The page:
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Blue Economy

The Blue Economy describes the sustainable use and conservation of aquatic resources in both marine and freshwater environments. This includes oceans and seas, coastlines and banks, lakes, rivers and groundwater. It comprises activities that exploit aquatic resources (fisheries, mining, petroleum, biotechnologies, etc.) or use aquatic environments (maritime transport, coastal tourism, etc.), once they are done in an integrated, fair and circular manner. These activities help to improve the health of aquatic ecosystems by establishing protective and restorative measures. 
The Sub-Regional Office for Eastern Africa (SRO-EA), through its Cluster on Sub-Regional Initiatives, provides policy and technical support to governments and regional organizations working towards a thriving and sustainable Blue Economy in Eastern Africa. In 2016, SRO-EA led the production of the Blue Economy Policy Handbook for Africa, an essential tool for developing strategic policy frameworks for the sustainable use and management of aquatic resources. The Handbook’s methodology has been leveraged for the Blue Economy strategies in Comoros, Madagascar, Seychelles, and regionally by the Indian Ocean Commission, the Intergovernmental Authority on Development and the African Union.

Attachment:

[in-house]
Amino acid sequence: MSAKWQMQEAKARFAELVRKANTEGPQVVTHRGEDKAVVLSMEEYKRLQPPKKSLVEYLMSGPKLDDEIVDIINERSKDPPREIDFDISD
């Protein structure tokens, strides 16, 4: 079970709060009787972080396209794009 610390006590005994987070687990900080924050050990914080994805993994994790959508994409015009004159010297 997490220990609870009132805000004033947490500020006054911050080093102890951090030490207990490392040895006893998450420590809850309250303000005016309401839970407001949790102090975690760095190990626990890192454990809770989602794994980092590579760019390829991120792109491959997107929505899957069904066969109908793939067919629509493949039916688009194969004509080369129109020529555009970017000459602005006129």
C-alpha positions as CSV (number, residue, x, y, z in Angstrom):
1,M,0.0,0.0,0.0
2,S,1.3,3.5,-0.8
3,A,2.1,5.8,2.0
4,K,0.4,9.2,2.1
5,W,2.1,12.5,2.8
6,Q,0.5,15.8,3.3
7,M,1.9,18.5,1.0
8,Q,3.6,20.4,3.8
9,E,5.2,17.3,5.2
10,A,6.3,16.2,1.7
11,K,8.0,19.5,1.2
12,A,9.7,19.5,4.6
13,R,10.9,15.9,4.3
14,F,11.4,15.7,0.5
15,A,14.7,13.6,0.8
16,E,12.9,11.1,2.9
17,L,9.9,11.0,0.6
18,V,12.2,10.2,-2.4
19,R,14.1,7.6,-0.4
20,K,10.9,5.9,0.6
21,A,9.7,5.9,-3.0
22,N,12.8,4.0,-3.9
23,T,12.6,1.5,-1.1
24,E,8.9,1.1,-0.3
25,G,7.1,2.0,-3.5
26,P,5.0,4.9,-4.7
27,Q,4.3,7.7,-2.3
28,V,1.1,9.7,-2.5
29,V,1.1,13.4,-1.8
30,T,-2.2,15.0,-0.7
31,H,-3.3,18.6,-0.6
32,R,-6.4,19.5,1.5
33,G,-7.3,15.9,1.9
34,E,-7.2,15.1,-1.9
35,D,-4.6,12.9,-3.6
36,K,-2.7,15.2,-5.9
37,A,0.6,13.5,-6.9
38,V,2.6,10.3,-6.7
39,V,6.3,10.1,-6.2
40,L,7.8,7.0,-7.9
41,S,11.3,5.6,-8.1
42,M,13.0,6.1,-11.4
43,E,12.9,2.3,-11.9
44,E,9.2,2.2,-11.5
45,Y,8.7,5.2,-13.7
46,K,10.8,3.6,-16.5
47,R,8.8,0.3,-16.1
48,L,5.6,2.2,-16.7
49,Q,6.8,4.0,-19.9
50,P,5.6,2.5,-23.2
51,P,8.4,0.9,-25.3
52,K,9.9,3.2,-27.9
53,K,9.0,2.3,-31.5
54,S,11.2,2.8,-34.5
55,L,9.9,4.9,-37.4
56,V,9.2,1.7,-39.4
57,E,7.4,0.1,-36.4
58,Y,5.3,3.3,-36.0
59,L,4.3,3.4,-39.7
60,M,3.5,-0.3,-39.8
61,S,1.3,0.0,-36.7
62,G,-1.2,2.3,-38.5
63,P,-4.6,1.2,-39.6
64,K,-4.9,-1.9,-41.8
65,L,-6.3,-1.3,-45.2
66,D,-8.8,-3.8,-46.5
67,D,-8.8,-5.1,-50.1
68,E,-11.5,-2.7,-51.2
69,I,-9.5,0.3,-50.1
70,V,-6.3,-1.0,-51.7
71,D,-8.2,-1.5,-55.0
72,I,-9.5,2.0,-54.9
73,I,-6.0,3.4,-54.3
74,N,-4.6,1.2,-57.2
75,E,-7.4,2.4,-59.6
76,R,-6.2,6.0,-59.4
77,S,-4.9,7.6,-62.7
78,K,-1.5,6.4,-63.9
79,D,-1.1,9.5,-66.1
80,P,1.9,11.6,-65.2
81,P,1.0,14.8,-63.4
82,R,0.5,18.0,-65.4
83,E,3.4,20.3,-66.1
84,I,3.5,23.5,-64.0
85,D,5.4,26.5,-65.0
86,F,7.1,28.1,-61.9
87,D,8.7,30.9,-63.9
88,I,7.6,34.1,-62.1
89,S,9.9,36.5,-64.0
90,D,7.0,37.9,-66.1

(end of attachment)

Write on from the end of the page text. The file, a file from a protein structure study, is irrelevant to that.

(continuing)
Most recently, SRO-EA’s support has focused on valuing the full socio-economic and ecological potential of the African Blue Economy. This includes developing a Blue Economy Valuation Toolkit (BEVTK) with an operational manual and testing it in three country contexts: coastal state (Djibouti), land-locked state (Rwanda), and island-state (Seychelles).
Fast Facts
  • The global ocean economy is worth around US$1.5 trillion each year.
  • Eastern African economies earn well over US$10 billion each year from the Blue Economy. We are working to get a better estimate.
  • Africa loses $1.3 billion annually to illegal fishing, mainly in West Africa (ODI).
  • Leveraging estimates from WWF, Eastern African economies may be losing US$104-260 million each year to illegal fisheries.
Research and Publications  
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